Sunday, 30 November 2014

Flavours of Urban Sydney

Slow-roasted pork belly, carrot + green apple puree, 
pickled radish + celery, P.X reduction
Serves 4

1kg of boneless pork belly
300g rock salt
2 sprigs of thyme
zest of one lemon
500g of carrots, thinly sliced
3 granny smith apples peeled, cored, thinly sliced
1 tsp fennel seeds
100g of unsalted butter
50ml of honey
2 red radishes, cut into matchsticks
1 stick of celery, thinly sliced
1 star anise
1 cinnamon stick
100g caster sugar
100ml water
50ml mirin
20ml white wine vinegar
200ml Pedro Ximenes
50ml extra virgin olive oil


1. Place the rock salt, thyme and lemon zest in the bowl of a food processor and mix until combined. Cover the pork belly with the rock salt mixture on a tray and allow to cure for 3 hours, wash off and pat dry, then place on a roasting tray with a rack to allow the fat to drip down. Roast for 90 minutes at 180C until the pork skin is golden and crackly.

2. Meanwhile, while the pork is in the oven in a medium-sized pot with a lid on it, add the olive oil, butter and fennel seeds and slightly toast them for about 1 minute on a medium heat. Next, add the carrots and cover with the lid, stir every 10 minutes or so until the carrots start to soften, then add the apples and cook for a further 10 minutes until soft. Add the honey and blend until smooth.

3. To make the pickled celery, place the sugar, mirin, white wine vinegar, water, star anise and cinnamon into a small pot over a medium-high heat and bring to the boil. Allow to cool and add the celery and radish and rest for an hour before serving.

4. To make the Pedro Ximenes reduction, place the PX in a small pot over a medium heat. Bring to the boil and then set aside and allow to cool.

5. To serve, cut the pork belly into 1cm slices using a serrated knife to keep the crackle intact. Next, spread the puree onto the plate with a spoon and garnish with the pickled radish and celeryDrizzle with the PX reduction to finish.

This recipe was provided courtesy of Croydon Lane Wine and Tapas Bar in Cronulla. The recipe is also featured in the recently released book for cooks, Flavours of Urban Sydney, available for sale at the eatery. If you'd like to receive more posts and links to my latest articles, enter your email address on my website:

Saturday, 29 November 2014

Down the lane

Croydon Lane Wine & Tapas Bar is warm and moody and a convivial place to hang.
Croydon Lane Wine and Tapas Bar turned two today.  I've been a massive fan of this place since I first stumbled across it after hearing whispers a new wine bar had opened up down in the pedestrian part of the mall. The fact the dinky little bar is hard to find - it's tucked away behind the Women's Rest Centre in Cronulla Plaza - only adds to its appeal. It's lovely and low-key and it still makes The Husband and I feel like we've discovered a secret place each and every time we visit.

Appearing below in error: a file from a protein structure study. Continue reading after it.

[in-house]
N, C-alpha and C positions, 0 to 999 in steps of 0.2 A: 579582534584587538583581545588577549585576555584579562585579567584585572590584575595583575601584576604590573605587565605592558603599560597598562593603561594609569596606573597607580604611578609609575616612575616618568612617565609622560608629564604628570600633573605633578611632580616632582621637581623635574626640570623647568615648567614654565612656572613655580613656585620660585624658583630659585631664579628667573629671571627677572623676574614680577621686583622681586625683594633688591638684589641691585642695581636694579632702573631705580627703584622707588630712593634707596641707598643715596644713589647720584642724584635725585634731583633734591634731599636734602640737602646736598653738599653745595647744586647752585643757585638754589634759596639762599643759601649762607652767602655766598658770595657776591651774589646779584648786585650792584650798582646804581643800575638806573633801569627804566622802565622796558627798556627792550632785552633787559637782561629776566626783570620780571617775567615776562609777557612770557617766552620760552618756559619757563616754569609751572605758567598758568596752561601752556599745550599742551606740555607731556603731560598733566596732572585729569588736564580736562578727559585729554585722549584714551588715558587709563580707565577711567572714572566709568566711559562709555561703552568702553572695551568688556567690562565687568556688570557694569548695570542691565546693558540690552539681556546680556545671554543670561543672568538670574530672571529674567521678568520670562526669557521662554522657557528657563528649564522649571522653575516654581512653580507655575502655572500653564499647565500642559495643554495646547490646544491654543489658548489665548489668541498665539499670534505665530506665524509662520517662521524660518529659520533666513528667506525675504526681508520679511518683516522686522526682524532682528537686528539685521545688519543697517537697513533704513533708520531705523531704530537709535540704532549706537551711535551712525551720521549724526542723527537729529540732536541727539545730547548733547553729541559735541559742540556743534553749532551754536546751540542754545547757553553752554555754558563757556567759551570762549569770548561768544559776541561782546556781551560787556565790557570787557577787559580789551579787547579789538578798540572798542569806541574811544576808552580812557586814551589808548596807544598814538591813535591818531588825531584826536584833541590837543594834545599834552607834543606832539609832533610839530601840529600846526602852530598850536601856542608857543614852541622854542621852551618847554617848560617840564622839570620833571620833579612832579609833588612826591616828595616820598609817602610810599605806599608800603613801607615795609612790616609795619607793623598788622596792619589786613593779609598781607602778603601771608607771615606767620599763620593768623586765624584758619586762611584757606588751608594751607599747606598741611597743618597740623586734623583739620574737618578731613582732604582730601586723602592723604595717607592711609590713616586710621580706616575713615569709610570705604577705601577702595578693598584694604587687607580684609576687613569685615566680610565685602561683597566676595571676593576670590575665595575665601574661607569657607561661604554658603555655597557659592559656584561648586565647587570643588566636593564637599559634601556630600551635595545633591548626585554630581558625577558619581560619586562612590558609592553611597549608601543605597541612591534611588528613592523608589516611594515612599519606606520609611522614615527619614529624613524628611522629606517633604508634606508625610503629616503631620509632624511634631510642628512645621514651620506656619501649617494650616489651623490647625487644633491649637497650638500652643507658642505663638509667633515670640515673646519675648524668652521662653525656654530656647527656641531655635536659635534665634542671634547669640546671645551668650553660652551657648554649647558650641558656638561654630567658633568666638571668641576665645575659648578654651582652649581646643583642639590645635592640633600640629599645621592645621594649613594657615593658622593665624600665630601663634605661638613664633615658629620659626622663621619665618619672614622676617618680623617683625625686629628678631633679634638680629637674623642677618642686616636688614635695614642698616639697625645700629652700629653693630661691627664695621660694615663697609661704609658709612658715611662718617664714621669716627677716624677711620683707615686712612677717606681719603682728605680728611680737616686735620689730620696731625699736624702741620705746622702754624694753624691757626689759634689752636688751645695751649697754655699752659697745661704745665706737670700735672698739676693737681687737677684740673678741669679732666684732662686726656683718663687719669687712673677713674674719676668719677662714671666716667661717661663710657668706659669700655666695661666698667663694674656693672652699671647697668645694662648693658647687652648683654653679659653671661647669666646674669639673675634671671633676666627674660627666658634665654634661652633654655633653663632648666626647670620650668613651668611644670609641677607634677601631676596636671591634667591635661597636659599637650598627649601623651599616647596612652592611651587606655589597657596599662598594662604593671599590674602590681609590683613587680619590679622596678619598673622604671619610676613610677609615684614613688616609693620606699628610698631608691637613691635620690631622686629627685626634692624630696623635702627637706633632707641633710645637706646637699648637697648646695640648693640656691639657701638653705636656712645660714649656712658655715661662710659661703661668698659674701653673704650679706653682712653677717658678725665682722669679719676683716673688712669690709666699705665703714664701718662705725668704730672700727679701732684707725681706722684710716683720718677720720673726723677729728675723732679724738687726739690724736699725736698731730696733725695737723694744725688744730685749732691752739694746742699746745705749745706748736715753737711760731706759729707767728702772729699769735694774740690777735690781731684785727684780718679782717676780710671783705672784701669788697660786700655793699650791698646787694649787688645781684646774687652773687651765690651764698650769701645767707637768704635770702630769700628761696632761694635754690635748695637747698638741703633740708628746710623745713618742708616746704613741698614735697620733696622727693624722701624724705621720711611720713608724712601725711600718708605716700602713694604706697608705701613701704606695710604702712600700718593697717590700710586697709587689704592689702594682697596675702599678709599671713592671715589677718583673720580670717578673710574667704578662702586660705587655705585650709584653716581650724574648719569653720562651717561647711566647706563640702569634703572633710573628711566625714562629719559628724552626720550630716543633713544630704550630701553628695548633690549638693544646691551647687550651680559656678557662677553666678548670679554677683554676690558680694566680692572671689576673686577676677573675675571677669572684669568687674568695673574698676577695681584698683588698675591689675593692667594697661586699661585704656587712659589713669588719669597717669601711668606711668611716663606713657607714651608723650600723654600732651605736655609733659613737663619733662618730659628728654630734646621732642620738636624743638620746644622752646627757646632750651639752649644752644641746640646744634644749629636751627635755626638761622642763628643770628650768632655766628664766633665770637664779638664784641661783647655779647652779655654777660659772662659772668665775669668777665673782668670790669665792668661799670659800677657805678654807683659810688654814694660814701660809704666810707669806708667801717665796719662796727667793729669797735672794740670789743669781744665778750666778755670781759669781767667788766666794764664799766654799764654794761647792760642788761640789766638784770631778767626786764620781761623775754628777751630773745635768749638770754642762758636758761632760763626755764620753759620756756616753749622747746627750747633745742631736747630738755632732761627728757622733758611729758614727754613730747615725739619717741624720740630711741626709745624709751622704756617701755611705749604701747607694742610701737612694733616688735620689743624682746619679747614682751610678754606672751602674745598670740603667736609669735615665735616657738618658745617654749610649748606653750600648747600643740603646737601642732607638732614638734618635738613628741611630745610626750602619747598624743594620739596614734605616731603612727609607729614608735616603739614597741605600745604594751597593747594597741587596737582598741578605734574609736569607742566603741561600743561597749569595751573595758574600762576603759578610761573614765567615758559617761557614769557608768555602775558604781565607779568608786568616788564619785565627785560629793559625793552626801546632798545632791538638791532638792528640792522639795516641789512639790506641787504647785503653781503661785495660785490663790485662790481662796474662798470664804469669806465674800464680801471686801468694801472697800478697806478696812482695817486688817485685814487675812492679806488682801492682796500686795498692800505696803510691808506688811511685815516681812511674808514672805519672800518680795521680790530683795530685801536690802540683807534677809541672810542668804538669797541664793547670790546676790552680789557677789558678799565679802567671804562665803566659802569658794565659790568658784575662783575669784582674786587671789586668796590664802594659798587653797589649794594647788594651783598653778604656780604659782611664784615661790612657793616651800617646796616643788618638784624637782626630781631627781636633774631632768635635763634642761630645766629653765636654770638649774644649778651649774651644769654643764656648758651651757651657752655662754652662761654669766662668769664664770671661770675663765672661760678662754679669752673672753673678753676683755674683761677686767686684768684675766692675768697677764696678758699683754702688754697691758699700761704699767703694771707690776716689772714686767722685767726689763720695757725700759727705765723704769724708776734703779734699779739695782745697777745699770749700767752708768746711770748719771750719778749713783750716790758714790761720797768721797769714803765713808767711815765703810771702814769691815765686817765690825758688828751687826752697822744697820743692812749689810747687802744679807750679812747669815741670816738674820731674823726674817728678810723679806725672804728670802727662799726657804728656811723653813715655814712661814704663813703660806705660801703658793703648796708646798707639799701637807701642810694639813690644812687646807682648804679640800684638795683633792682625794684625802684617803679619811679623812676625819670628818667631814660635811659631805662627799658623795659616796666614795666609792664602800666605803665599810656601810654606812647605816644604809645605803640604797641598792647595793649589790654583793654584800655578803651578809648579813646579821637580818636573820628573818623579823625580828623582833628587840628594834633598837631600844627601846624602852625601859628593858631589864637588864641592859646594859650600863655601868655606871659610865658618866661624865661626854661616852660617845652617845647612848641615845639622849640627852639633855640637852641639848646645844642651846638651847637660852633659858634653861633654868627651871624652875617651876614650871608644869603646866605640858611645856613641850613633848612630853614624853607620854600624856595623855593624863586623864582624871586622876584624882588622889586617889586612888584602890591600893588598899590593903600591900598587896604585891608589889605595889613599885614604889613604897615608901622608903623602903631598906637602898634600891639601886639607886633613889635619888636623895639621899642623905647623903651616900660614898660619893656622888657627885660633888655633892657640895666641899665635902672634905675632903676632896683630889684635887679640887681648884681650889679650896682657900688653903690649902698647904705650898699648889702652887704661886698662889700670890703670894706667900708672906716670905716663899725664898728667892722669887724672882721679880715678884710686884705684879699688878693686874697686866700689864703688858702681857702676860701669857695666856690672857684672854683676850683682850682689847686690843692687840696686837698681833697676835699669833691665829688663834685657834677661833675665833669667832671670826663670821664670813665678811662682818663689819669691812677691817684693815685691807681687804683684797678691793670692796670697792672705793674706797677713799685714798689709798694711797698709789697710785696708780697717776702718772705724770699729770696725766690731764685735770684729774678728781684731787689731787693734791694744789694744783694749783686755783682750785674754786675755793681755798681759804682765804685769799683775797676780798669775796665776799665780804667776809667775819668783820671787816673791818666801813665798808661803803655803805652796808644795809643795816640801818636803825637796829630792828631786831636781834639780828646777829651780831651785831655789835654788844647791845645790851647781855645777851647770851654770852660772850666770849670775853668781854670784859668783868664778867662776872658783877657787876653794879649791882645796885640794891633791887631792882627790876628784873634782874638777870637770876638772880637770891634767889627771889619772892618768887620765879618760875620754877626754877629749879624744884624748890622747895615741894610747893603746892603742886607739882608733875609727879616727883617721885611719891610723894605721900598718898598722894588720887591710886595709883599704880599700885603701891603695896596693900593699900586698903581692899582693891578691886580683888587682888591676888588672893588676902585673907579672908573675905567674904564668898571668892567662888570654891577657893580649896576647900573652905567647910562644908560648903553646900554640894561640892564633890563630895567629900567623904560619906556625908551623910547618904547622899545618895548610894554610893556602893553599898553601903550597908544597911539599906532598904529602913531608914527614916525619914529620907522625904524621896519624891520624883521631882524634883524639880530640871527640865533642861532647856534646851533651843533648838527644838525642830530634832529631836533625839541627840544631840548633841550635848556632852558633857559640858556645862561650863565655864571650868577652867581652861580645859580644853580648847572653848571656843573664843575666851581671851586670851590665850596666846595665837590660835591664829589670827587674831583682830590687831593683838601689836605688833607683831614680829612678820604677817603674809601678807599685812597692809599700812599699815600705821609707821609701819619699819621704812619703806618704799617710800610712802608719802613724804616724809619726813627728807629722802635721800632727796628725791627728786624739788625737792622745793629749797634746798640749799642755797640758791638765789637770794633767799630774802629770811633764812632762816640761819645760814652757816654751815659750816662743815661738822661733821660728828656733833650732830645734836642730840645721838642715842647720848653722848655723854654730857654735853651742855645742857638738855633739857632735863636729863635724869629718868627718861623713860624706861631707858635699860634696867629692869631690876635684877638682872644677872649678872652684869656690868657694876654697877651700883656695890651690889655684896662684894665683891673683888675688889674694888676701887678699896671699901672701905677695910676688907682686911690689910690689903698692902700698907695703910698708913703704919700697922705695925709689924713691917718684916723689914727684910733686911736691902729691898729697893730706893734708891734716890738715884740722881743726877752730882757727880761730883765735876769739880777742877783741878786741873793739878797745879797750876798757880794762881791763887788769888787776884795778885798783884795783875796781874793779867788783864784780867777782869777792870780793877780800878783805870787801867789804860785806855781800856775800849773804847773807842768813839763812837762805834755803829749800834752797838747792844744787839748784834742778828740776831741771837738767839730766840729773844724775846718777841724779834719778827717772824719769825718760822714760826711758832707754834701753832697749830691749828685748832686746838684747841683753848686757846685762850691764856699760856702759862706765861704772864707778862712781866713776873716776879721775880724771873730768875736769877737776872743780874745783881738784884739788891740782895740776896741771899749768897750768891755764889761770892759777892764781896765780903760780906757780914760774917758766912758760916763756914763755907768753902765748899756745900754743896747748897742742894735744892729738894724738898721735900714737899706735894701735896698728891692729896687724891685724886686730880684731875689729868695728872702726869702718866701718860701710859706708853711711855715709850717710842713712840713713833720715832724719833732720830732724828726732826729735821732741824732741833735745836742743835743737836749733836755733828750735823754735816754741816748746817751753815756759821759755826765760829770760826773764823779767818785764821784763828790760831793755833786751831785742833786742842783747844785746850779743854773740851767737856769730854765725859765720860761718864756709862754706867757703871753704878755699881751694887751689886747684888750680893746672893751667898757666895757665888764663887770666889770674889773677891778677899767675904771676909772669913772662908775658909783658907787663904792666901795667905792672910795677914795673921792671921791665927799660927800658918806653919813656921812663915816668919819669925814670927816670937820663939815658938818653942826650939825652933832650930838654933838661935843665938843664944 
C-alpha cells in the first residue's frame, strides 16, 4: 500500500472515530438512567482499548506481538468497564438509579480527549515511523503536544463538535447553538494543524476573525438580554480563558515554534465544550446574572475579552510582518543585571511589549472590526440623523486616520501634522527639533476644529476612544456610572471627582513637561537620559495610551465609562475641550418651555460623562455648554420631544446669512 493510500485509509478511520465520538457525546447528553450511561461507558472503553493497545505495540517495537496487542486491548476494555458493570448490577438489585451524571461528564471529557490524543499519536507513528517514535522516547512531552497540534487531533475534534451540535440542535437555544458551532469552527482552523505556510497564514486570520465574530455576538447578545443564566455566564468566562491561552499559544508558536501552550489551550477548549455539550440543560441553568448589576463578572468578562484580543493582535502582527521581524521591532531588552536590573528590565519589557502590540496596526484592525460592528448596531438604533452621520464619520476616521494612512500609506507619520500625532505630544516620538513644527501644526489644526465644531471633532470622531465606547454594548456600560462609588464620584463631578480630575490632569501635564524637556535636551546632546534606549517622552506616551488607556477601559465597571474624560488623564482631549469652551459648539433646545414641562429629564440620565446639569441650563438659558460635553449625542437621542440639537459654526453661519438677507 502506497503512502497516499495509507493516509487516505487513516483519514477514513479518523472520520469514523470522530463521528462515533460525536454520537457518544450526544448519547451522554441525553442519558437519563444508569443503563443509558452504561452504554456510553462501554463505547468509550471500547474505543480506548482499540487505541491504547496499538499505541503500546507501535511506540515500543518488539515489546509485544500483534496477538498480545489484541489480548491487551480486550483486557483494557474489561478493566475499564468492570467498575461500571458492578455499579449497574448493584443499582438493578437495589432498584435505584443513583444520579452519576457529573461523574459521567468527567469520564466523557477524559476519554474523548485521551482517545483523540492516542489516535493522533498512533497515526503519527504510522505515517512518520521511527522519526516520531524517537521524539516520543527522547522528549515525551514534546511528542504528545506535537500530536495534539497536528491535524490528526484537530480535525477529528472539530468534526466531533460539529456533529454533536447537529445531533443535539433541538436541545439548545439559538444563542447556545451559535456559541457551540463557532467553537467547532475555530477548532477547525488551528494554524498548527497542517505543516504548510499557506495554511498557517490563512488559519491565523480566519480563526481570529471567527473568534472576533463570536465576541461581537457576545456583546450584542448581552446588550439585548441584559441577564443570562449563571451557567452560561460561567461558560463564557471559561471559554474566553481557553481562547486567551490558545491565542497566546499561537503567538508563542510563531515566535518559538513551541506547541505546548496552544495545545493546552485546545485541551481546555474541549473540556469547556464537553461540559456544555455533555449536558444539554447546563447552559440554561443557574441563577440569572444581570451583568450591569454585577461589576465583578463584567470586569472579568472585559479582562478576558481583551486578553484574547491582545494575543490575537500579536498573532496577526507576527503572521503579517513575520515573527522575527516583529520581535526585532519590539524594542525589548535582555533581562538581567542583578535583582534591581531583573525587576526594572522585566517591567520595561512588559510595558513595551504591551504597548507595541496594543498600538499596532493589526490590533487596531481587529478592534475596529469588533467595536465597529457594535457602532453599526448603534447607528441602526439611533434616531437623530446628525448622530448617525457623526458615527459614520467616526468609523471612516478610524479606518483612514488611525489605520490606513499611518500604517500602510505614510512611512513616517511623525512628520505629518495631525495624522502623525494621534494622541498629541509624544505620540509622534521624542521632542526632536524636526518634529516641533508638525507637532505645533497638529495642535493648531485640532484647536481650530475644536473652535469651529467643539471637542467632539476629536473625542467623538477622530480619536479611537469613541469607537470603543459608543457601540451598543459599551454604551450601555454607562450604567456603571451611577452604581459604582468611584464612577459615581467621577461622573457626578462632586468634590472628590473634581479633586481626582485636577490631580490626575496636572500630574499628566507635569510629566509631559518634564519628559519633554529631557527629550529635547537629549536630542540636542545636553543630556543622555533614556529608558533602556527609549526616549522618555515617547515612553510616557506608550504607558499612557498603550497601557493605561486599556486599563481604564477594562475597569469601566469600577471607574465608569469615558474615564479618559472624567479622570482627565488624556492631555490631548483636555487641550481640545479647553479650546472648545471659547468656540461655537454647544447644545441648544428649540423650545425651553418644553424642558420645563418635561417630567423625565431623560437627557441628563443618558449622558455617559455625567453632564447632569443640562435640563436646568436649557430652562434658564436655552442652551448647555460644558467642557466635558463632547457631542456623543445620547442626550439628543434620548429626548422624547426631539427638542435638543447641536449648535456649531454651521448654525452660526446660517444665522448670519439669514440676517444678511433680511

Croydon Lane Wine & Tapas Bar is full (wine) flight mode.
Owned by Johnny and Cindy Rechichi, it's the little bar that could. It's where the lights are low and the vibe is discreet, the staff remember your name and are bright and chirpy to boot.  Sounds like a flashback to an episode of Cheers, right? Erase Ted Danson and enter Johnny Rechichi, who works the floor with confidence and charm and that signature grin. He really is the consummate professional and the staff follow his lead.

The wine list at Croydon Lane Wine & Tapas Bar is extensive and full of top global drops.
When I first reviewed Croydon Lane for Good Food, in The Sydney Morning Herald, I wrote that it had a "Snoop Dogg-meets-Martha Stewart" vibe. The place has continued to be pimped and prettied up in equal measure with its oversized red velvet chairs, vertical hanging garden of herbs and Cindy's hand-sewn cushions bigging up that boho-meets-brothel feel. It's the sort of tapas bar that, if it had its own soundtrack, it would be A Little Bit More, as belted out by Tex Perkins and His Ladyboyz.

Croydon Lane Wine & Tapas Bar co-owner Johnny Rechichi (second from left) and team.
Croydon Lane is full of the right kind of noise. It's a proper grown-up place, conducive to conversation, sharing plates of terrific tapas and tasting great wines. Perch at the bar in front of that wall of impressive bottles and watch the rockstar bartenders roll like whirling dervishes - mixing, polishing glasses, stirring and pouring and shaking it all about.

Seared scallop, potato confit and morcilla? Don't mind if I do.
Croydon Lane has the boisterous spirit of a tapas bar that you might stumble across in the back streets of Barcelona and is filled to bursting with patrons crowding around wooden tables all in the mood to socialise. It also ably demonstrates how chef George Sideris has well and truly earned his chef's whites. Yes, he has manned the pans alongside Luke Mangan at Glass, at Sydney's Hilton and at Azafran Tapas in Surry Hill. But it's at Croydon Lane where the chef's Greek heritage is written all over the menu, which emphasises uncomplicated food with bold flavours.

It's a laneway festival... Croydon Lane Wine and Tapas Bar a bonafide neighbourhood gem.
Arrive hungry to savour the slow-roasted pork belly, carrot and green apple puree, salad of pickled radish and celery and a Pedro Ximenez reduction. If it's light and summery you're after, cue the kingfish ceviche, sweet potato, pink grapefruit and spanner crab or salad of haloumi, olive cheeks and heirloom tomato salsa.

Salt and pepper quail breast, salad of pickled cucumber, crispy shallots and herbs.